• Last but not least, Cinderella motivation romantic: never had a diamond for a best friend, but many shoes yes. Always, Mary Janes and ballerinas first, heels of all heights then (and now very many flat shoes, especially after the birth of my son) are made of the same substance that dreams are made of. I wouldn’t like to think of having someone else’s feet on my feet.

Getty photo

Glasshouse Images

Why do I buy used shoes

By Giorgia Olivieri, contributor

For many years I was one of those who sneaked into the shoe shop and then, although single and without having to answer to anyone, hid the box of that purchase in the house accompanied by feelings of guilt. I thought a lot about this compulsion, without finding answers that perhaps didn’t interest me much. Then I changed or perhaps my feet and my wallet simply changed (freelance journalist is not such a profitable job, I say this to avoid any misunderstanding) and the second hand it has become one more possibility. So this is why I, instead, purchase used shoes without problems:

  • First of all I live in Bolognaa city that focuses on the themes of vintage and consequently of sustainability she arrived before the others also thanks to the famous one Montagnola, one of the most famous markets in Italy where you see many Italian designers doing research among the stalls. So nothing is taboo, as long as it is one bazza as they say in Bologna, it’s a bargain. I remember that in 2006 a New York they were selling beautiful, very used boots on the street, with those beautiful worn pleats from the 70s or 80s. I fell in love with them but they cost too much. In Montagnola I found two for the price of one pair, they made me feel like those girls portrayed by Scott Schuman on the streets of the Big Apple, it was the golden years of street style and of The Sartorialist. Now I can’t wear heels anymore and with great regret those shoes are there collecting dust even though I could sell them without problems. However, unlike others, I cannot sell memories even if worn.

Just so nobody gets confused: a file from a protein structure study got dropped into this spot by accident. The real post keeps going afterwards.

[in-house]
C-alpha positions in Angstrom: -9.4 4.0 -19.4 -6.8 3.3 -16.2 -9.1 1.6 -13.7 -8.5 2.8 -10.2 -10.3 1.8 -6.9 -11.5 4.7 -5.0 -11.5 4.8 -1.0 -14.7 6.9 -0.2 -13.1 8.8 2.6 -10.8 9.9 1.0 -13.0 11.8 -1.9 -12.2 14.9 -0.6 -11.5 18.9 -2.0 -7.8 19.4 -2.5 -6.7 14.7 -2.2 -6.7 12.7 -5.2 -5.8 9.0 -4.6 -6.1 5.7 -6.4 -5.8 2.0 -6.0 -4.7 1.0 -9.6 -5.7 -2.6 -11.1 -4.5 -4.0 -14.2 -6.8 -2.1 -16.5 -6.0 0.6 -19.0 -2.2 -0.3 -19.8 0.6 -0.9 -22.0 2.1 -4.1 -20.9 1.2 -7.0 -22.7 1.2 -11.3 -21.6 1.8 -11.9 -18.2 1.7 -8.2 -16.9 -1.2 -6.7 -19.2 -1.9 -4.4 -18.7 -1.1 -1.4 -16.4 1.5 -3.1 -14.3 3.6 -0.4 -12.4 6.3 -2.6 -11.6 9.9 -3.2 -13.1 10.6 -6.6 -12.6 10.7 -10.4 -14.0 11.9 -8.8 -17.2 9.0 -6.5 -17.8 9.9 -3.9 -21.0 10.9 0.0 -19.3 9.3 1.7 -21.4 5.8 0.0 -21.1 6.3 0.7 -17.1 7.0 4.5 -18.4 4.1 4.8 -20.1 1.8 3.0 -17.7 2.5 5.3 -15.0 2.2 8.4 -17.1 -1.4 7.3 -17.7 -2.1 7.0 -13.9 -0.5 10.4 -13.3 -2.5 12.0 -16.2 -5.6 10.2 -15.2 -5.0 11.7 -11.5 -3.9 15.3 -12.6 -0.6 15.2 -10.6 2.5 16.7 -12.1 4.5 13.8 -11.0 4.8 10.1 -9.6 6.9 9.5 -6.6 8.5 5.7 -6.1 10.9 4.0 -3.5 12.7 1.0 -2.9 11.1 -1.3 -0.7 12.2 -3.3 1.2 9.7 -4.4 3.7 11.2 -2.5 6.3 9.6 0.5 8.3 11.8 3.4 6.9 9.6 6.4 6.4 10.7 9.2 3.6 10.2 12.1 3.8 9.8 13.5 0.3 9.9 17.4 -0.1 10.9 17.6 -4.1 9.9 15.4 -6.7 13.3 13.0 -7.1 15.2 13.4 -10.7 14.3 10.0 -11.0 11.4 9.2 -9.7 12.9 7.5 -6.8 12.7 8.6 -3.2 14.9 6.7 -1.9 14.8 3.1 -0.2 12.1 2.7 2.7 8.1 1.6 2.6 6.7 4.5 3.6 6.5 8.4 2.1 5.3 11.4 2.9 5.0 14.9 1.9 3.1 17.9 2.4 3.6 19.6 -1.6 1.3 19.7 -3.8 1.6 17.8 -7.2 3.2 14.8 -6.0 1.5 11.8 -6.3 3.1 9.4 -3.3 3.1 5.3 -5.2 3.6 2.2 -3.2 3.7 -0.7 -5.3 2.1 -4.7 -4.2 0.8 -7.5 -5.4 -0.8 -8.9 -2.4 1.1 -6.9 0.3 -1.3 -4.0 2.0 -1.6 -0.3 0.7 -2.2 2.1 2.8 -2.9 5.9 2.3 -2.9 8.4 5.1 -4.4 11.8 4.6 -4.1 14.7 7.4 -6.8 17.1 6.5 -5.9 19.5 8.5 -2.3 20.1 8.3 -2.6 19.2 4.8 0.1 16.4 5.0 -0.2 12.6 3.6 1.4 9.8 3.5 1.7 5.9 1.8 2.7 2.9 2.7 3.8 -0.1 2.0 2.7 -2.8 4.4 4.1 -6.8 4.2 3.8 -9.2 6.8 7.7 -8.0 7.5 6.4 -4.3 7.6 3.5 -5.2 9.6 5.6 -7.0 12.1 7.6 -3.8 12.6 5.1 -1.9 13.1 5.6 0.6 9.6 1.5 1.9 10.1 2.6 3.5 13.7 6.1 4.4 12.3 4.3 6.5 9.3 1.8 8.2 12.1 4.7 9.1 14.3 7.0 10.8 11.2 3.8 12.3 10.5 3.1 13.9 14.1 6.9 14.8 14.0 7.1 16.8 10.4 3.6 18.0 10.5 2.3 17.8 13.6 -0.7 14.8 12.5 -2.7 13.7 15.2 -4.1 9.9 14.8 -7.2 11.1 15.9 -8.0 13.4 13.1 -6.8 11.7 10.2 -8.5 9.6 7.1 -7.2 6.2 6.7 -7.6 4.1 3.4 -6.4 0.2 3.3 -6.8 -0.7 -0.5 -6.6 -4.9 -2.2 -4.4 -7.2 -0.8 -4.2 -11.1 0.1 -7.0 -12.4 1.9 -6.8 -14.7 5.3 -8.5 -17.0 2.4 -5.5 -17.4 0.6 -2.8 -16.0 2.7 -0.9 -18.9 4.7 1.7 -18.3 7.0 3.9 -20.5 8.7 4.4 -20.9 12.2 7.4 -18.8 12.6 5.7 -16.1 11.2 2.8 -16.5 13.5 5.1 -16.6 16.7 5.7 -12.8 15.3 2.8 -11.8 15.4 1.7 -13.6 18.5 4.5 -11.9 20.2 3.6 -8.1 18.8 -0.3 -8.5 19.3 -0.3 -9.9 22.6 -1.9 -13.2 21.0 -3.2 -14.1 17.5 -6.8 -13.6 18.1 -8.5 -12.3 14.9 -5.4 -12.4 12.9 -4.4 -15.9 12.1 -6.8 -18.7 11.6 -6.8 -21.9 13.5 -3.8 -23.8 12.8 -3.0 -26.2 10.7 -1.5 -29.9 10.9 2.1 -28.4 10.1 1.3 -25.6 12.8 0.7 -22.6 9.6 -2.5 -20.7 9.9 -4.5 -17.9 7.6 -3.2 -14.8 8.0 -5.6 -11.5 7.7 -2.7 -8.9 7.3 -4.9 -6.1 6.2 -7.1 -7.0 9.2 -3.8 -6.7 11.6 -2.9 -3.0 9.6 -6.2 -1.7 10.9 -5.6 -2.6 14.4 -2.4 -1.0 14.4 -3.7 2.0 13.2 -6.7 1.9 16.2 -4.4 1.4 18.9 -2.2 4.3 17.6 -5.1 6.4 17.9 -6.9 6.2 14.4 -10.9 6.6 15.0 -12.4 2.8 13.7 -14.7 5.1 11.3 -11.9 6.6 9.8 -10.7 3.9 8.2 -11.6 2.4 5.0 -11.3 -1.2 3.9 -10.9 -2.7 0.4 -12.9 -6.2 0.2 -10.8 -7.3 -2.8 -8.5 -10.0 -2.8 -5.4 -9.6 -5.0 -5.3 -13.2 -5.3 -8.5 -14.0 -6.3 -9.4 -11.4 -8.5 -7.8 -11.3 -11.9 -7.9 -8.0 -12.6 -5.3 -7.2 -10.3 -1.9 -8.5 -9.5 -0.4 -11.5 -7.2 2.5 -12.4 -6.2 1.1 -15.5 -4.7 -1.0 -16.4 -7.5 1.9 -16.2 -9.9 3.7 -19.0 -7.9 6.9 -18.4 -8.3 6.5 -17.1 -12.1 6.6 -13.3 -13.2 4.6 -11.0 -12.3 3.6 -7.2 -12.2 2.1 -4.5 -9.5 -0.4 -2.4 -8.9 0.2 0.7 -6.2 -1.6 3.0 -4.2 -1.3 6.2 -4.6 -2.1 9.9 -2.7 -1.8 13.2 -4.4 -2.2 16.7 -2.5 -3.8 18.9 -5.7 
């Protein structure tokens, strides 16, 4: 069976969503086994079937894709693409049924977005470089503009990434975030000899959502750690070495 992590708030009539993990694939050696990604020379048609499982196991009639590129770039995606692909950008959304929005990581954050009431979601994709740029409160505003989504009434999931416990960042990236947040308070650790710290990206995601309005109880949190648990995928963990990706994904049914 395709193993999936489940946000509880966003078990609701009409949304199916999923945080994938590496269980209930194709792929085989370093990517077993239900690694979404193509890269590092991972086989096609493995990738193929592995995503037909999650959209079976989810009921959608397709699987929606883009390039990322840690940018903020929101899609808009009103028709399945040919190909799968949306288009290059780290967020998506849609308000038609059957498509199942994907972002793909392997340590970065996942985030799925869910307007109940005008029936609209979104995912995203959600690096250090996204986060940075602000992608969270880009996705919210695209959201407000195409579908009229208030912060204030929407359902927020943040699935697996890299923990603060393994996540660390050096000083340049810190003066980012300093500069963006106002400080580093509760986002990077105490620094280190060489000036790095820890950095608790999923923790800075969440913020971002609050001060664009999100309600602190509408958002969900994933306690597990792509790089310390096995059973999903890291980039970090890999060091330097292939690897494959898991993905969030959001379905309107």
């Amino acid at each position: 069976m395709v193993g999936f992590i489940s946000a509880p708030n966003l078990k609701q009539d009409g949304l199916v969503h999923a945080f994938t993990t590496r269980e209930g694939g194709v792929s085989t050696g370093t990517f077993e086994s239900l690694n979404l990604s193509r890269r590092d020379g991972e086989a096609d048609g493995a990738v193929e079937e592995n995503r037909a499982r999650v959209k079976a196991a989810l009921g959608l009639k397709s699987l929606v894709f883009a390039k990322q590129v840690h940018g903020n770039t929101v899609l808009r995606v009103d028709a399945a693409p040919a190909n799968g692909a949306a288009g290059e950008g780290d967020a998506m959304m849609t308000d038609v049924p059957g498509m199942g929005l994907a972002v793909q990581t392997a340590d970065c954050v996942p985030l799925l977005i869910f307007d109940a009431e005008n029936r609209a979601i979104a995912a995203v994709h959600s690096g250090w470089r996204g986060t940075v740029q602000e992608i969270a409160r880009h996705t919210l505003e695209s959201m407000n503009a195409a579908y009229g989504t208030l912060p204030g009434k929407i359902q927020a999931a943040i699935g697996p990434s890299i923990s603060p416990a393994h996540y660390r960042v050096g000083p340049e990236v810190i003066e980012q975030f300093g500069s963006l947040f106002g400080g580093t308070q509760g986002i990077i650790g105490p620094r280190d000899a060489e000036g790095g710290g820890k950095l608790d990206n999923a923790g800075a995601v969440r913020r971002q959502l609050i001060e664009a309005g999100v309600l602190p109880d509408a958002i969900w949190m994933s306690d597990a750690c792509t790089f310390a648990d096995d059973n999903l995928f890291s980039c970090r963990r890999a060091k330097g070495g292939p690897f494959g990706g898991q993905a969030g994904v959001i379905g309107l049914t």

• As I said before, it is an economic fact. If I find a nice pair of designer shoes at a bargain price in a flea market, why leave them there? I take them home, disinfect them and usually take them to the shoemaker to refresh. In years of vintage shopping and second hand, I didn’t see a mushroom, so for me the hygiene issue is not a deterrent. However, I would like to point out that the shoes I purchase are in good condition and without stains: the fit of another Cinderella is often invisible. Especially if you wander around the charity markets in the upper-class neighbourhoods: wealthy women make the economy go round more than me and they get tired of their purchases quicker.
  • And then it is a matter of style. I don’t like what everyone has. In terms of taste, I’m stuck with 90’s and I like that a garment has that allure, original though. After all these years, even the cornerstones have changed design, shape and smell. I, on the other hand, want to go back to those times, to Tod’s with the rubbers, yes moccasins lived, at Clark’s essential. In short, I like walking through the twentieth century. On the real one though and not on a pale imitation.

Giorgia Olivieri collaborated

Source: Vanity Fair